Cave Lion Facts
Cave Lion; also known as Panthera leo spelaea
Woodlands and mountains of Eurasia
Late Pleistocene-Modern (500,000-2,000 years ago)
Size and Weight:
Up to 7-8 feet long and 700-800 pounds
Large size; powerful limbs; possibly manes and stripes
About the Cave Lion (Panthera Leo Spelaea):
One of the most feared predators of the late Pleistocene epoch, the Cave Lion (Panthera leo spelaea) is technically classified as a sub-species of Panthera leo, the modern lion, a verdict confirmed by genetic sequencing of the Cave Lion's fossil remains.
Essentially, this was a plus-sized cat that roamed the vast expanse of Eurasia, feasting on a wide array of mammalian megafauna including prehistoric horses and prehistoric elephants. The Cave Lion was also a voracious predator of the Cave Bear, Ursus spelaeus; in fact, this cat received its name not because it lived in caves, but because numerous intact skeletons have been found in Cave Bear habitats (Cave Lions preyed opportunistically on hibernating Cave Bears, which must have seemed like a good idea until their intended victims woke up! See this article for an analysis of a battle between a den of sleepy Cave Bears and a pack of hungry Cave Lions.)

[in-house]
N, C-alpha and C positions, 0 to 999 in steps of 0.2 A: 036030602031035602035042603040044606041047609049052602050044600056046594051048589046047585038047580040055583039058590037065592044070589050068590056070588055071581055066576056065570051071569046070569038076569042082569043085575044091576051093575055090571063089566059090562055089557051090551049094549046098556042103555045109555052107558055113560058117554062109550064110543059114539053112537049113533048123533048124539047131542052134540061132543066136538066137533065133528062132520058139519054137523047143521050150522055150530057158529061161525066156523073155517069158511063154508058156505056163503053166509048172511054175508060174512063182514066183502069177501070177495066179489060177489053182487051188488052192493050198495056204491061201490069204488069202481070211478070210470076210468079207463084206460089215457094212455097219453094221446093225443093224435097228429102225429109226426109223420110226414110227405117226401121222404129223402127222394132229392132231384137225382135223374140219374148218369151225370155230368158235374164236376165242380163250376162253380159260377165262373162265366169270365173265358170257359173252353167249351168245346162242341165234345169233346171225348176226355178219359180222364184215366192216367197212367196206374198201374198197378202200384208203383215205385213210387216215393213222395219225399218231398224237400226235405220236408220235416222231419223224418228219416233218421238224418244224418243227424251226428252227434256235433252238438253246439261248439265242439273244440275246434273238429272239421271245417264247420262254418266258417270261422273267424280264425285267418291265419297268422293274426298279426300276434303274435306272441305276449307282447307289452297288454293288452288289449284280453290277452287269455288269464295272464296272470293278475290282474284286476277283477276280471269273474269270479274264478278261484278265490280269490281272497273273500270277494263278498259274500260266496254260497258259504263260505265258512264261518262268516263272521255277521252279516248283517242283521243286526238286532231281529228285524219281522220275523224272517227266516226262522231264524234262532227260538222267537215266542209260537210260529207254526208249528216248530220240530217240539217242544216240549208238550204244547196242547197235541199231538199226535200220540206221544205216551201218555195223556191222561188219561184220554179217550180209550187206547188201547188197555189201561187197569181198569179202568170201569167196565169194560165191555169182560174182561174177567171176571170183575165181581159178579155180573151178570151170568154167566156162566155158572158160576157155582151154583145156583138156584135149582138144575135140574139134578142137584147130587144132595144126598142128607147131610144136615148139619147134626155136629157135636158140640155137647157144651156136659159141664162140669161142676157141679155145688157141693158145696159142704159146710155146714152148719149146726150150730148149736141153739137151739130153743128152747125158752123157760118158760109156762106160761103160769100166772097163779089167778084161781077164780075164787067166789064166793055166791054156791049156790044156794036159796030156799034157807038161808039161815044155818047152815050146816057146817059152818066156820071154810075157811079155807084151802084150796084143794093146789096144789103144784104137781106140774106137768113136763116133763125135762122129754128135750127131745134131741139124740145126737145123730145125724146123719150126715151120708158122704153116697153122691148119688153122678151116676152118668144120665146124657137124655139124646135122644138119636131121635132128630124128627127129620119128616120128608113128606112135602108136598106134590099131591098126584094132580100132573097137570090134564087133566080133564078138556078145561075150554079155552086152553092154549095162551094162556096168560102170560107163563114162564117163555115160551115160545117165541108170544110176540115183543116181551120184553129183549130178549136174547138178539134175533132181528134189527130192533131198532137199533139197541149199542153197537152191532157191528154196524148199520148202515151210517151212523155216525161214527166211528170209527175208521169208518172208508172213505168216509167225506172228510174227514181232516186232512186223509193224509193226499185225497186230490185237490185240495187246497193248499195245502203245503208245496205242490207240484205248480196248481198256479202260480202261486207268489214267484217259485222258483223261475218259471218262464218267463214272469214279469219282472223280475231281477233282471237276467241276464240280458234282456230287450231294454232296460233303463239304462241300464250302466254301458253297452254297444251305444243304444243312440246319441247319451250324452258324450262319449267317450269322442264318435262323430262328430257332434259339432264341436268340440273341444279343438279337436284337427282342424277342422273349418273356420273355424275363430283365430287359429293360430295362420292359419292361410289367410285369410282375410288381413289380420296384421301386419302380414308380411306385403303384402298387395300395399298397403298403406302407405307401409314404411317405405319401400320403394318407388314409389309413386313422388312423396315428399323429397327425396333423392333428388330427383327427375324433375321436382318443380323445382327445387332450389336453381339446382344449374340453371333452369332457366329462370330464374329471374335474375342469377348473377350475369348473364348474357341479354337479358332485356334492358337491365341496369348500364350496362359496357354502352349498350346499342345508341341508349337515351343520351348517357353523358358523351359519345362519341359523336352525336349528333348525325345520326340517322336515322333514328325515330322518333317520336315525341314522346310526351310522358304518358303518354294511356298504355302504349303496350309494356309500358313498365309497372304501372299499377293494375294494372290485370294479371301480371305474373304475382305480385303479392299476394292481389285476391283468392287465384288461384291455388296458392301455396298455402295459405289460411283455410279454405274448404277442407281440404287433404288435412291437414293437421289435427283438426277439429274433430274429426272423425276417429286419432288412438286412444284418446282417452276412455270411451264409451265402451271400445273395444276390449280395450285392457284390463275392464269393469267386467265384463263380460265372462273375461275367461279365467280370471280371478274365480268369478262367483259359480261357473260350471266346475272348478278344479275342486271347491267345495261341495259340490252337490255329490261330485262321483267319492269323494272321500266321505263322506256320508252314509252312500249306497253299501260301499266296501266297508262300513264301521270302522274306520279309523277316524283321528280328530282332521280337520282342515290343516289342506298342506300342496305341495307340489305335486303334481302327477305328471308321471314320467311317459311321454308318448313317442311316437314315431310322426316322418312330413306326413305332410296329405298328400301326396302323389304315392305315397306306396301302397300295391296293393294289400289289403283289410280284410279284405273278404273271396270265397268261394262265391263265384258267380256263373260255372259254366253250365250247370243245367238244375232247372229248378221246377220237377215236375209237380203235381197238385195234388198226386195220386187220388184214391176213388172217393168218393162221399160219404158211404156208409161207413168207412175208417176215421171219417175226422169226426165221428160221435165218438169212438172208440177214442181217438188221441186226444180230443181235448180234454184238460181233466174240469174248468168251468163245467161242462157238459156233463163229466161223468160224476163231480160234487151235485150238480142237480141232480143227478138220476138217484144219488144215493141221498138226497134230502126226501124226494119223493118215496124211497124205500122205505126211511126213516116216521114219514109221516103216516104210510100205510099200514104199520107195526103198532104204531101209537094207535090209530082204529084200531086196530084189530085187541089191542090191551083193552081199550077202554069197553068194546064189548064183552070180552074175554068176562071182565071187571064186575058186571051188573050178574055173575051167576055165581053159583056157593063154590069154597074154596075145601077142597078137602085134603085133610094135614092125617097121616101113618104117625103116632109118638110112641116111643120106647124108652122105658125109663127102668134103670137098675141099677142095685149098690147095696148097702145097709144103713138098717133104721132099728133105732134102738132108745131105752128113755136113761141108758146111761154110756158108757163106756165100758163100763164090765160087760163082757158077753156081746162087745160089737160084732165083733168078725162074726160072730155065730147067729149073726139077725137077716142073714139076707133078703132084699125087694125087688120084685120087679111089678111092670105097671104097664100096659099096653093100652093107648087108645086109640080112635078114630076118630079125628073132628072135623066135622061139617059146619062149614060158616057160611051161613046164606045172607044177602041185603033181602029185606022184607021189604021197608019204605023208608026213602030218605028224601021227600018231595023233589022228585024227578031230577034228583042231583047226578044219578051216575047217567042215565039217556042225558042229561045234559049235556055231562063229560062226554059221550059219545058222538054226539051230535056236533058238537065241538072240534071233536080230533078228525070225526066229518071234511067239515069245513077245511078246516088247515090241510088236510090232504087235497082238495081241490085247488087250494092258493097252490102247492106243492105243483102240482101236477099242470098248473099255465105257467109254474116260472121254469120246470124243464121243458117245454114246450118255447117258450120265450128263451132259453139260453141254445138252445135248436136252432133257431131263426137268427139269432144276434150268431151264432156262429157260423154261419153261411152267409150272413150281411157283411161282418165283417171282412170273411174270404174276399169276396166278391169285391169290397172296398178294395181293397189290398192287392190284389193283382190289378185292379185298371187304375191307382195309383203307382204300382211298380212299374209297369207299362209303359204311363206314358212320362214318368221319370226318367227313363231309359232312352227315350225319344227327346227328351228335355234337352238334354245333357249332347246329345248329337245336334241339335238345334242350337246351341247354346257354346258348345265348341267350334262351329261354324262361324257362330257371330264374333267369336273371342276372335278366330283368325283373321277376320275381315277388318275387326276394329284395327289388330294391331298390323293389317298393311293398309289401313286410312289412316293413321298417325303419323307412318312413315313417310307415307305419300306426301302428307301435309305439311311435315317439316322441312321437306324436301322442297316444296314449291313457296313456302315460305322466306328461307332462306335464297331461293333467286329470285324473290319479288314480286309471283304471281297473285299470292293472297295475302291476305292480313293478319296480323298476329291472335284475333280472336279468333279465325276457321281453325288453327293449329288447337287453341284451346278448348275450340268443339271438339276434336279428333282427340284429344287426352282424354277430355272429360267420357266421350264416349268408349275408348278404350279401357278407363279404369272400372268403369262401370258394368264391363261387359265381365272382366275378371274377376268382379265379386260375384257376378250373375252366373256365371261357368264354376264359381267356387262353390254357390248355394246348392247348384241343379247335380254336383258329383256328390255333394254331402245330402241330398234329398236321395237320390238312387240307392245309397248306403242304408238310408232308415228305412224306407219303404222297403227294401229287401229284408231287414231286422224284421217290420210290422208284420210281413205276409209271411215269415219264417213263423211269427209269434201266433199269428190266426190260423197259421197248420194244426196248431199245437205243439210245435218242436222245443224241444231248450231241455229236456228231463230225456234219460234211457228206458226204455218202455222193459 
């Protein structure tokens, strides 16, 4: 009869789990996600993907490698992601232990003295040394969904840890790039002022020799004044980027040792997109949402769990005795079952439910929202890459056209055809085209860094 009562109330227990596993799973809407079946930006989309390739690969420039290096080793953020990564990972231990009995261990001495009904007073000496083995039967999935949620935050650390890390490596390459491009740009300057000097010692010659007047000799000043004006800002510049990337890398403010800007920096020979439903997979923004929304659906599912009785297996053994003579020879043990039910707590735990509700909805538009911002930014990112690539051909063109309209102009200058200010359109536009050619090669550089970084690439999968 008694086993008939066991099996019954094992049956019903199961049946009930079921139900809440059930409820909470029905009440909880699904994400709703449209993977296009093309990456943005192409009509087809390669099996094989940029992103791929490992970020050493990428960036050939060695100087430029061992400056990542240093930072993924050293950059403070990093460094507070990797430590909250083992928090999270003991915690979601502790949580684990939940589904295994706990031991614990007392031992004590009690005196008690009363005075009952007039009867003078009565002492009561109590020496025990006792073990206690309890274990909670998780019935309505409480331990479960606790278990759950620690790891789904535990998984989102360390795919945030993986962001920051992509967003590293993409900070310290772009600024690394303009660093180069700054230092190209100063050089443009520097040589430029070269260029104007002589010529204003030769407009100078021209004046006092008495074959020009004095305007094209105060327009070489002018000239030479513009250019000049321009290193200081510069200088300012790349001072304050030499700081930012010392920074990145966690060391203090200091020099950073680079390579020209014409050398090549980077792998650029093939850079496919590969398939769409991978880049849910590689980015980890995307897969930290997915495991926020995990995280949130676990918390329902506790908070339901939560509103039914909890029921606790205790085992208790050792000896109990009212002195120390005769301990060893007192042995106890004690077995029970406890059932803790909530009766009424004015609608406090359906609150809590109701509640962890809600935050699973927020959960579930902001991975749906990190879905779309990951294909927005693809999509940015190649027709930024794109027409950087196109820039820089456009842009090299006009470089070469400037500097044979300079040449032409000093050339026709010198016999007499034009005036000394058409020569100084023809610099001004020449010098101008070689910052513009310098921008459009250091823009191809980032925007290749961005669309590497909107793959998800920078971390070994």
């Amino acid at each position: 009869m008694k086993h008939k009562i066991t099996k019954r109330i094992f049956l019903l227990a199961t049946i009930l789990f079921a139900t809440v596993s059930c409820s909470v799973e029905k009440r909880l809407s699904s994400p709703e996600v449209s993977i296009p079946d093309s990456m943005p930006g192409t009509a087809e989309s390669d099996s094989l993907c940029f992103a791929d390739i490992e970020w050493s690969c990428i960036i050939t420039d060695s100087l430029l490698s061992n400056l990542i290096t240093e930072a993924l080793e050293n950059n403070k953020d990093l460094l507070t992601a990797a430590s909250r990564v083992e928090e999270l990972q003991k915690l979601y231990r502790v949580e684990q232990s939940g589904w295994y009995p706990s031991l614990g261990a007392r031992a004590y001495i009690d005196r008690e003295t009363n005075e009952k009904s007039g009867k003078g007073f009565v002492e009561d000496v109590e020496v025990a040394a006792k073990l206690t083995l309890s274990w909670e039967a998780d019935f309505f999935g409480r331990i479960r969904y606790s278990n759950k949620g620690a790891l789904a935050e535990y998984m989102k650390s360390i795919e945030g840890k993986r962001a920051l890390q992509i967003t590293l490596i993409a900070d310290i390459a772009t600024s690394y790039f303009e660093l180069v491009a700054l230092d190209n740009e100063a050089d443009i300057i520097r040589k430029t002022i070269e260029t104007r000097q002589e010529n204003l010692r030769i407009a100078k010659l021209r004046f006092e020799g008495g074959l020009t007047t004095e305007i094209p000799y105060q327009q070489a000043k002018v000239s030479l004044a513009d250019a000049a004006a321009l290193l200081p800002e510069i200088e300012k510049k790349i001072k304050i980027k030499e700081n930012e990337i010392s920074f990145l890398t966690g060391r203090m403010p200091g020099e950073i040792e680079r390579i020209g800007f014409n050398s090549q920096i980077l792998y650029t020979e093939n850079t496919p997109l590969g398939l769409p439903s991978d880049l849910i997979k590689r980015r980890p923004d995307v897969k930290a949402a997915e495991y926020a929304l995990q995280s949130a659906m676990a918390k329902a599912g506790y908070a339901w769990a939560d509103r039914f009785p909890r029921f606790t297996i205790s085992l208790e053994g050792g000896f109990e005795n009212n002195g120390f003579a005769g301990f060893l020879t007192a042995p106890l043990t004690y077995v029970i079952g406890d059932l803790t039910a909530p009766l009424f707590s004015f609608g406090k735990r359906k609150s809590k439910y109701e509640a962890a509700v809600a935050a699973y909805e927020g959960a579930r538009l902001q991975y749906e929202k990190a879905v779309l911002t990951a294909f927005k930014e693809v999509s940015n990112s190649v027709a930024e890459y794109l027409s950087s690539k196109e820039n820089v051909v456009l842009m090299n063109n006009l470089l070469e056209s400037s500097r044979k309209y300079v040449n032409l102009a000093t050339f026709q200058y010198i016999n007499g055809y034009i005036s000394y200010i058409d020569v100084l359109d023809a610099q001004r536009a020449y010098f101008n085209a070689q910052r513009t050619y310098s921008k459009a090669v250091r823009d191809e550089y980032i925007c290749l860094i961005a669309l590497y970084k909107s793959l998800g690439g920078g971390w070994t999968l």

As is the case with many prehistoric predators, it's unclear why the Cave Lion vanished off the face of the earth about 2,000 years ago. It's possible that it was hunted to extinction by the early human settlers of Eurasia, who would have had a vested interest in banding together and eliminating any Cave Lions in the immediate vicinity (these same humans regarded the Cave Lion with reverence and awe, as evidenced by numerous cave paintings).
But it's more likely that the Cave Lion succumbed to a combination of climate change and the disappearance of its usual prey; after all, small bands of Homo sapiens could more easily over-hunt prehistoric deer, pigs and other mammalian megafauna than these huge, fanged predators.